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Study Shows that S Corps Pay Highest Effective Tax Rate
By Christina Finkenhofer, Manager, Federal Relations

    Last week, the National Federation of Independent Business and the S Corporation Association, released a new study showing that S corporations pay the highest effective rates of any business type. The AIA is a member of the S Corporation Association, along with a number of trade associations and small business organizations.

    The study, authored by Quantria Strategies, LLC, compares the tax burden different business entities will shoulder in 2013 and finds that S corporations will pay the highest average effective tax rate (31.6 percent of their income), followed by partnerships (29.4 percent), C corporations (17.8 percent) and sole proprietorships (15.1 percent). Moreover, the study shows that the S corporation tax burden is highly progressive, with the smallest S corporations paying 19 percent in tax, while the largest pay 35 percent. In other words, the effective tax rate on successful S corporations is equal to the marginal tax rate paid by the most successful C corporations.

    According to the 2012 firm survey, a majority of AIA members are employed by firms organized as S corps and partnerships. This means that architecture firms are taxed at a higher rate on average than businesses organized as corporations and sole proprietorships together.

    This is only the second time the tax burden of S corporations and other pass through businesses has been measured. A previous study by the folks at Quantria looked at firms under $10 million in receipts and came up with similar results. Every other attempt to measure effective tax rates, however, has focused exclusively on publicly-traded C corporations. As such, this study sheds important light on their respective tax burdens and policymakers should pay attention.

    What does this mean for tax reform?

    The results of this study come at a critical time for tax reform. Ways and Means Chairman Dave Camp and Finance Committee Chairman Max Baucus have made clear they intend to spend August crafting their respective tax reform plans. A better understanding of exactly who pays what will help them construct a more thoughtful and successful reform. As the study states:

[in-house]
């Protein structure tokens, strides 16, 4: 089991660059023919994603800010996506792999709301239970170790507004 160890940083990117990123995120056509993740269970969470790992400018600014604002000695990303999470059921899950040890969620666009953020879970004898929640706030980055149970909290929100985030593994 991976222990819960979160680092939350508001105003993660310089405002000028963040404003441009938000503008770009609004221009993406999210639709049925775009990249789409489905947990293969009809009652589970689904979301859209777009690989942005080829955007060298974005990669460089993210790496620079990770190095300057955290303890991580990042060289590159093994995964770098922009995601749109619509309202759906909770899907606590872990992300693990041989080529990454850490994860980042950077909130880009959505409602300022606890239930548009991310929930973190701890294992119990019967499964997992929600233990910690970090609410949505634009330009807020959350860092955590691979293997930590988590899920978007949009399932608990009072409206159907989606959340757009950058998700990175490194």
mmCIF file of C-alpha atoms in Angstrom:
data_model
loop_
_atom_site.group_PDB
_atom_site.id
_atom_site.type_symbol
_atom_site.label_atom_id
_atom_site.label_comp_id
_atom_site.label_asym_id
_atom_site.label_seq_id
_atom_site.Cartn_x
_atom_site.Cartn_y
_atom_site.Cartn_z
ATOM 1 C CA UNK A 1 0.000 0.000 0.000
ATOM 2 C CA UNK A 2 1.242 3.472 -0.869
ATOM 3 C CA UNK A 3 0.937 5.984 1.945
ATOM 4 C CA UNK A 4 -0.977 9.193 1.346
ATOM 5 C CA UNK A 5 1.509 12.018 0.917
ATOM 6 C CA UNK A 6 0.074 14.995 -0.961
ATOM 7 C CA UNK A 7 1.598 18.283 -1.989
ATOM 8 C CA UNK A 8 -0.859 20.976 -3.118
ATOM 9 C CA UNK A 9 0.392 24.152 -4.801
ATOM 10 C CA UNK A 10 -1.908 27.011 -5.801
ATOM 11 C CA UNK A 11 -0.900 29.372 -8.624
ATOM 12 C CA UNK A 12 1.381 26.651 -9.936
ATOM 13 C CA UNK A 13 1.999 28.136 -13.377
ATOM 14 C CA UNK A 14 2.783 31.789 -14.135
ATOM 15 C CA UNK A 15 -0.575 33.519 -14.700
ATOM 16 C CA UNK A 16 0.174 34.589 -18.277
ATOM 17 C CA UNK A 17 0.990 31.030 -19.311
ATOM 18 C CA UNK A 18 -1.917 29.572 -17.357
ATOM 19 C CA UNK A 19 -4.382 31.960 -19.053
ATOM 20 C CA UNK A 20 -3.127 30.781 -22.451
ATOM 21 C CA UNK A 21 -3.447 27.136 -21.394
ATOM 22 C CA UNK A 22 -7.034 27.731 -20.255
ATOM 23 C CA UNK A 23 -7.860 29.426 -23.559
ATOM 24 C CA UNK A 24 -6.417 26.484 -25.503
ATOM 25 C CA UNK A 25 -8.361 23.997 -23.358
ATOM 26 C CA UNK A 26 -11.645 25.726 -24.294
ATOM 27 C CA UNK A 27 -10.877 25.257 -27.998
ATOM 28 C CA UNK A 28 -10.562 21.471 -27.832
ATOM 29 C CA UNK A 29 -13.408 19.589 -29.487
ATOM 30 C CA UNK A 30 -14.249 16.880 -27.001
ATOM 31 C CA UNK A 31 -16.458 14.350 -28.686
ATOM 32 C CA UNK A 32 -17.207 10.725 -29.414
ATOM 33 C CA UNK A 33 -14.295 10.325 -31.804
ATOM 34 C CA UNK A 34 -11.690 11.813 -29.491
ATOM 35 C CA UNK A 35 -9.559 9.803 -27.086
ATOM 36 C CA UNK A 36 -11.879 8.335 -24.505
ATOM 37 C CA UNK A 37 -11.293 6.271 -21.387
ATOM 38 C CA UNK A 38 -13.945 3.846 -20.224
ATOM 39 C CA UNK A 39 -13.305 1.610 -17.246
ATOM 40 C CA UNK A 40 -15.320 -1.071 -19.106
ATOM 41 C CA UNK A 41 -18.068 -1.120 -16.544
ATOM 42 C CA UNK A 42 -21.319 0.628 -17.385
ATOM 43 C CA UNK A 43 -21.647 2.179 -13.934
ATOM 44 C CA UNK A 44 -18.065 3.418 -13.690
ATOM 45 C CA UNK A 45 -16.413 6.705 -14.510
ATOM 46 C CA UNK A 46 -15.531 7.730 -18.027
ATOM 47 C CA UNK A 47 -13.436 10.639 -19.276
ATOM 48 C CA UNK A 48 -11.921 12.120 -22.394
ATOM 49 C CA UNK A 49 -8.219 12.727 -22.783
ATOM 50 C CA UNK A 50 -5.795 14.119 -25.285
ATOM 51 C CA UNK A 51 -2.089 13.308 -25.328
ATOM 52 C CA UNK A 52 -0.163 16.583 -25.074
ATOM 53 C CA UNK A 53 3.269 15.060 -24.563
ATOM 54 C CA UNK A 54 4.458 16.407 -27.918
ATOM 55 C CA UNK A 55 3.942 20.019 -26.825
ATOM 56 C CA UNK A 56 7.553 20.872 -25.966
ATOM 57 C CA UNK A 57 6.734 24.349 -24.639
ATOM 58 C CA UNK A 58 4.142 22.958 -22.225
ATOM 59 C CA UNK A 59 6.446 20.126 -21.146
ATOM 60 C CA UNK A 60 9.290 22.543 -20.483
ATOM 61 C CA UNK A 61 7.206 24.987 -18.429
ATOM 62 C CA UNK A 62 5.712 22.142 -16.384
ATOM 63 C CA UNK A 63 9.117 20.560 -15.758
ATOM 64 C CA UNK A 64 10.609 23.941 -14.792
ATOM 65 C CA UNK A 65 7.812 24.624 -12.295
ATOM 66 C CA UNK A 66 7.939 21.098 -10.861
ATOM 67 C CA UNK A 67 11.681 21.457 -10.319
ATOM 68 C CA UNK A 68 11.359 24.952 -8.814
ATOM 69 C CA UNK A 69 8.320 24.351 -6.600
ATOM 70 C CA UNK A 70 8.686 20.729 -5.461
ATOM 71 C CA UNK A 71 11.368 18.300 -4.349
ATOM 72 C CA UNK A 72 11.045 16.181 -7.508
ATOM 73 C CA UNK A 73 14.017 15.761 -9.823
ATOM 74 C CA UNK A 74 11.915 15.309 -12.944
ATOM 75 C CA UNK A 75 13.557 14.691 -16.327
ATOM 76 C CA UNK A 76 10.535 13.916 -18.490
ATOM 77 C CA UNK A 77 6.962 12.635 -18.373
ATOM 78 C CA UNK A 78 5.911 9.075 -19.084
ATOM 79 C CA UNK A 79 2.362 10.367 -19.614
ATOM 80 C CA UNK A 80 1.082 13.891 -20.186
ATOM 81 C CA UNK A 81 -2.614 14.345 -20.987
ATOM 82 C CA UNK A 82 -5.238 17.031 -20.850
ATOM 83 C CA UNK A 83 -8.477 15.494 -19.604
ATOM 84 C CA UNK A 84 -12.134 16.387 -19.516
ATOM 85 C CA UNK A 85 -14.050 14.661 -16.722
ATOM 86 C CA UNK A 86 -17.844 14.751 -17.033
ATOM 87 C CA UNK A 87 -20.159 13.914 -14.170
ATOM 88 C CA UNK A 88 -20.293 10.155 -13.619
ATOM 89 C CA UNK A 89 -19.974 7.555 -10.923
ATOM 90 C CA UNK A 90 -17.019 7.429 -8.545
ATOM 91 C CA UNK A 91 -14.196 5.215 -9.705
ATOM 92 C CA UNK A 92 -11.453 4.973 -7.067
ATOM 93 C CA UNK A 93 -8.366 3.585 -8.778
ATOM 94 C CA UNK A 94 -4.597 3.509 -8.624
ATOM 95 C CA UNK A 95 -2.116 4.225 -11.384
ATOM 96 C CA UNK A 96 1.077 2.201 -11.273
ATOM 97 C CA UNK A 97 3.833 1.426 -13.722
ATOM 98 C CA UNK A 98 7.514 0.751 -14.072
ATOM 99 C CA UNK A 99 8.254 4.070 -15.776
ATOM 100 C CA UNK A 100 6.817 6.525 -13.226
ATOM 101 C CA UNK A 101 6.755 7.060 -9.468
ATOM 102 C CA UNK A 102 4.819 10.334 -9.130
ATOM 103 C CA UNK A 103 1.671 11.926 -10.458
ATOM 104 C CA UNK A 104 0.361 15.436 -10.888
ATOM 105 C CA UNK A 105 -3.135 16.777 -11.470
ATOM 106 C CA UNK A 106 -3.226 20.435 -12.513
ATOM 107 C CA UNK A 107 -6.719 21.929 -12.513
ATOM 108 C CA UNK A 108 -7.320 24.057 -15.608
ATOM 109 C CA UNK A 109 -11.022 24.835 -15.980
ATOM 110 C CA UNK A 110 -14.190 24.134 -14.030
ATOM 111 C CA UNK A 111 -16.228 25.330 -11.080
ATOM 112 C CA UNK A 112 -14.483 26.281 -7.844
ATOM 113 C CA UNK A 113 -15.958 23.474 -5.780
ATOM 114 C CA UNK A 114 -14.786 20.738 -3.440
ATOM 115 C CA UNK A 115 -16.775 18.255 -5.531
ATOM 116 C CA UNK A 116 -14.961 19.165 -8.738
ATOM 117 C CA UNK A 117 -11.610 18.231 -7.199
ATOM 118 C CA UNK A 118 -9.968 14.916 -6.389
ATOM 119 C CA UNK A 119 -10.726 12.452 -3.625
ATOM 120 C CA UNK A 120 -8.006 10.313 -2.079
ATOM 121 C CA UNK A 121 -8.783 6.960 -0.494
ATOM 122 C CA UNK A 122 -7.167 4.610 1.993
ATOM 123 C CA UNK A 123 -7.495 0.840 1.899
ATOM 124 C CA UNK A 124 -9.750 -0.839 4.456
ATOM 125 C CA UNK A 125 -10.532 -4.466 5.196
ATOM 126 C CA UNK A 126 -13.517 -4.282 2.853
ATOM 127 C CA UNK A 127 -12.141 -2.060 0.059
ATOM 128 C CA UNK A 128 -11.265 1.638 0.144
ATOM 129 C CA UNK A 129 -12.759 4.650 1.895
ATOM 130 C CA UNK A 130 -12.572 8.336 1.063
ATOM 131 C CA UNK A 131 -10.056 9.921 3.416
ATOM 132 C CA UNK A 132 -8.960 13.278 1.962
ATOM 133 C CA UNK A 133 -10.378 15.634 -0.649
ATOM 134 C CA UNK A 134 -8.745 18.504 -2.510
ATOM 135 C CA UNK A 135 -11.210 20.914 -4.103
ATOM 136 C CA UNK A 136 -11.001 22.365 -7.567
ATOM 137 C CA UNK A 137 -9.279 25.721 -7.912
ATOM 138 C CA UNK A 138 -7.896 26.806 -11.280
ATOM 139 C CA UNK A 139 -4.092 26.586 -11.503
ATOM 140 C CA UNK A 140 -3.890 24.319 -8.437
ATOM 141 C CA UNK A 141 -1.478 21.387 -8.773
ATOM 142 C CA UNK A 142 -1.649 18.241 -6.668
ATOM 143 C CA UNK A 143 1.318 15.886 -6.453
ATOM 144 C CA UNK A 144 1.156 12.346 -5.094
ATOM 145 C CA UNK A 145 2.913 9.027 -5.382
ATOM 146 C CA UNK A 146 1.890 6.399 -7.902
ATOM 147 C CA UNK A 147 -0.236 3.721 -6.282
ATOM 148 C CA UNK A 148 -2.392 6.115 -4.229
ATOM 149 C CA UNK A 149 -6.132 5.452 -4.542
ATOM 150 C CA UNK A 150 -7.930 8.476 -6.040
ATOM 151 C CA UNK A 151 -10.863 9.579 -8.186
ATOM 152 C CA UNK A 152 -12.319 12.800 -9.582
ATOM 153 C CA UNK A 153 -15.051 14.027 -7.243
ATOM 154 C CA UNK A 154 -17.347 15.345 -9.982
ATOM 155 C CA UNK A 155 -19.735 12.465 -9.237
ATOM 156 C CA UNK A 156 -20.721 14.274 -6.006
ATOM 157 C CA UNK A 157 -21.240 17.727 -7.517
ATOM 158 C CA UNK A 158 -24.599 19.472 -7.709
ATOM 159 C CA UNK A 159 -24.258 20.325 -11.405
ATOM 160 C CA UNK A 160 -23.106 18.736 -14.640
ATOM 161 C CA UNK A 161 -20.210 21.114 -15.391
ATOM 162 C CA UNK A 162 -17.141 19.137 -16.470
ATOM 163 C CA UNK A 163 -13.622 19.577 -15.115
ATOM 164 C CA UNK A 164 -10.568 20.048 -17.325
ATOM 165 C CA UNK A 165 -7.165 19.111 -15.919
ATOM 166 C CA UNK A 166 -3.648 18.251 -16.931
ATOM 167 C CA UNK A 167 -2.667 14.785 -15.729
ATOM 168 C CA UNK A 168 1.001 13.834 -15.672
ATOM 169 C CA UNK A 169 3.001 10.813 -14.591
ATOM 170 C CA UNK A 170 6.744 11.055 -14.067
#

“While many people think of the statutory tax rate when they consider the effect of federal income taxes, the reality is that the statutory tax rate does not represent the best measure of the effect of taxes on a business. Average effective tax rates are a better measure of whether a particular industry or business form faces greater or lesser federal income taxes relative to other industries or business forms.”

    One approach to tax reform would lower rates only for businesses organized as C corporations (i.e. corporate-only reform), which has significant support among lawmakers. The AIA is strongly opposed to corporate-only reform and instead calls on Congress to lower rates for all businesses, regardless of entity choice. Corporate-only tax reform would wipe away existing incentives for S corps and partnerships in order to pay for lower corporate rates, thereby raising the effective tax rates even more on the businesses who can least afford to shoulder that burden.

    Supporters of corporate-only reform argue that businesses could simply change from being an S corporation or partnership to a C corporation in order to take advantage of the lowered corporate rates once tax reform passes. But the reality is that many of these businesses are structured in these ways for reasons that go beyond tax planning. Particularly in the architecture industry, firms are structured as S corporations for a variety of reasons, including being genuine small businesses that need to shield liability - precisely the stated reasons for the need of the S chapter of the tax code when it was adopted by Congress in 1958, by the way.

    This study serves to underscore AIA’s call for parity among all businesses in any tax reform plan, since it highlights the high rates our firms are legitimately paying today. As the tax committees continue to work on tax reform plans, the AIA remains committed to advancing comprehensive tax reform that would allow our firms to continue designing the innovative buildings of the future, instead of worrying about entity choice and effective tax rates for their businesses.

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This content is published by the AIA Government and Community Relations Department, 1735 New York Ave., NW, Washington, DC, 20006. To contact the AIA’s Government & Community Relations team, send an email to


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